SEVEN BRIDES FOR SEVEN BROTHERSBook by Lawrence Kasha and David Landay
Music by Gene de Paul
Lyrics by Johnny Mercer
New songs by Al Kasha and Joel Hirschhorn
Artisan Center Theater
Directed by Eve Roberts
Music Director – Richard Gwozdz
Choreographer – Michael Sylvester
Set Designer – JR Roberts, Nate Davis
Lighting Designer – Nate Davis
Costume Designer – Rebecca Roberts
Properties Designer – Chris Seil
Sound Designer – Rick Blair, Nate Davis
Stage Manager – Jonathan Scarborough, Hannah Cooper
CAST (from the reviewed performance)
Noel Allen – Adam
Meridith Stowe – Milly
Remi Budge – Benjamin
David Seil –Caleb
Michael Molina – Daniel
Michael Allen – Ephraim
Wesley Vaughan – Frank
Andrew Gentry – Gideon
Wendy Macy – Dorcas
Ashtyn Campbell – Ruth
Joanna Phillips – Martha
Jordan Thomas – Liza
Rebecca Roberts – Sarah
Joanna Berry – Alice
Kyle Davis – Nathan
Nicholas Davis – Luke
Everett Shirey – Matt
Jacob Taylor – Zeke
Jack Stowe – Joel
Collin Tooley – Jeb
Dan Johnston – Preacher
Travis Miller – Mr. Hoallum
Sonia Alcala – Mrs. Hoallum
Chris Seil – Mr. Sander
Laurie Long – Mrs. Sander
Reviewed Performance: 5/16/2014
Reviewed by Angela Newby, Associate Critic for John Garcia's THE COLUMN
The musical version of Seven Brides for Seven Brothers is based on the 1954 film musical which is an adaptation of the short story “The Sobbin’ Women” by Stephen Vincent Benet, based on the ancient Roman legend of “The Rape of the Sabine Women.” After a national U.S. tour, the musical opened on Broadway in 1982 but quickly flopped. Revised versions have done well in regional theaters and amateur productions on both sides of the Atlantic since then. This one is definitely not a flop.
When backwoodsman Adam Pontipee comes down from his mountain home to find a bride from town in 1850 Oregon, he has an instant attraction to Milly. Adam is not completely forthcoming that he is the guardian of his six younger brothers, and Milly pushes through her responding anger to teach each how to court a girl. In town girls get kidnapped, conflicts arise, and an avalanche and a long winter all mix together for a comedic plot to this musical.
JR Roberts and Nate Davis came up with a complex set design that works well together. Within the four sections of the theater, they create both the town and the mountain side home of the Pontipee family. From the moment you enter the theater, you feel you are in the country with the mountains in view and not a care in the world or in a tiny mountain town store. From the deer hanging on the wall in the cabin to the general store’s candy dishes, every element of the set design was carefully thought through. The one element that stands out nicely is the projection screen used to help highlight the locations. They don’t feel like projections but more like a part of the set.
Lighting, also designed by Nate Davis, is a huge undertaking for this production. There are so many different moods that are enhanced through the lighting, and wouldn’t be the same without the design elements Davis put into it. His lighting moves the musical forward and helps set the tone of the scenes. In the fight scene between the brothers and the town’s boys, a strobe light meshes with the choreography to allow a slow-motion effect. Davis focuses on different colors to effectively change from daylight to nighttime, from the town to the woods, and all bring a special mood to the musical.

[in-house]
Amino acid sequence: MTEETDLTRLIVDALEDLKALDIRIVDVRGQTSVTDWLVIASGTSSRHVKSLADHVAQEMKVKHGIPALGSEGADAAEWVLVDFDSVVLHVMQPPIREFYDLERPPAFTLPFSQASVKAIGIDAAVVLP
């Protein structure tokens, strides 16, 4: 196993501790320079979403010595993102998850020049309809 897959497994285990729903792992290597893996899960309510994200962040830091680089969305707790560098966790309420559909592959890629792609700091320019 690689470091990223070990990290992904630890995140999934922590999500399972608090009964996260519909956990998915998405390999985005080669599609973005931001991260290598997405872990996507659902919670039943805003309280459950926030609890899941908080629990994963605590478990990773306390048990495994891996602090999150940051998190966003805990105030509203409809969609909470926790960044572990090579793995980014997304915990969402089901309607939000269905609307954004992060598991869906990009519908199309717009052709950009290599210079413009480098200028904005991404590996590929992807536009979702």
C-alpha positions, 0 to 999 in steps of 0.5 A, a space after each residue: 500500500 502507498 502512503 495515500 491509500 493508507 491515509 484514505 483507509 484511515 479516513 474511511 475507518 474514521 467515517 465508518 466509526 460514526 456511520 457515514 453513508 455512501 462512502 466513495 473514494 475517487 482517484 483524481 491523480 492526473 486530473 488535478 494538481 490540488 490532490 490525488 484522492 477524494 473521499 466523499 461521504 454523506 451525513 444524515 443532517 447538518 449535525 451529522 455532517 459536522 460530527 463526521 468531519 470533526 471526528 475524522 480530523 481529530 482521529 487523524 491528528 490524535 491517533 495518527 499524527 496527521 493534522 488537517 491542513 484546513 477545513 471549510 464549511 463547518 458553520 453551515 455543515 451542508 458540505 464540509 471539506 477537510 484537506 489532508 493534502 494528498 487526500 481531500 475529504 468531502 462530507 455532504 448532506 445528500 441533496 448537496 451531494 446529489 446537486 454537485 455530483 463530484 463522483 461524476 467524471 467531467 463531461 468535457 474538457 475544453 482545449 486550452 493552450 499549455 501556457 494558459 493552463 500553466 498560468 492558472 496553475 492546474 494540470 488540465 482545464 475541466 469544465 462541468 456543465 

Choreographer Michael Sylvester has outdone himself in this production. His attention to detail to get eighteen actors working on the tiny stage is an art. Sylvester takes the varied talents of each cast member and meshes them into a beautiful performance. Energy abounds throughout the musical due to the work Sylvester puts into the dance scenes. Detailed choreography within the fight scenes not only makes one feel the heat of the moment, but received a gasp of awe from the audience.
Music Director Richard Gwozdz helps the cast shine within their musical abilities. In large casts, it is the ensemble that brings true harmony and emotion to the production and showcases their talents. The score is just an additional element that sets the tone, from the sorrowful “Love Never Goes Away” with Adam, Gideon and Milly to a sunshine moment in “Wonderful Day” with Adam and Milly.
The one true disappointment within the production is from the sound design. There are clear issues with the cast’s microphones and the overlay of the track for the songs. It is difficult to impossible to hear the actors. The music tracks are too loud and wash the voices out. This is not an issue when lines are being spoken though.
Chris Seil, Properties Designer, has an eye for detail. Through careful consideration, there is not one unnecessary item placed on the set. The use of real food adds an element of authenticity, with the uncouth brothers cramming food in their mouths and the crumbs falling to the ground. There is a true1850’s feel to the tin dishes and the wood burning stove that help remind of the ways of days gone by.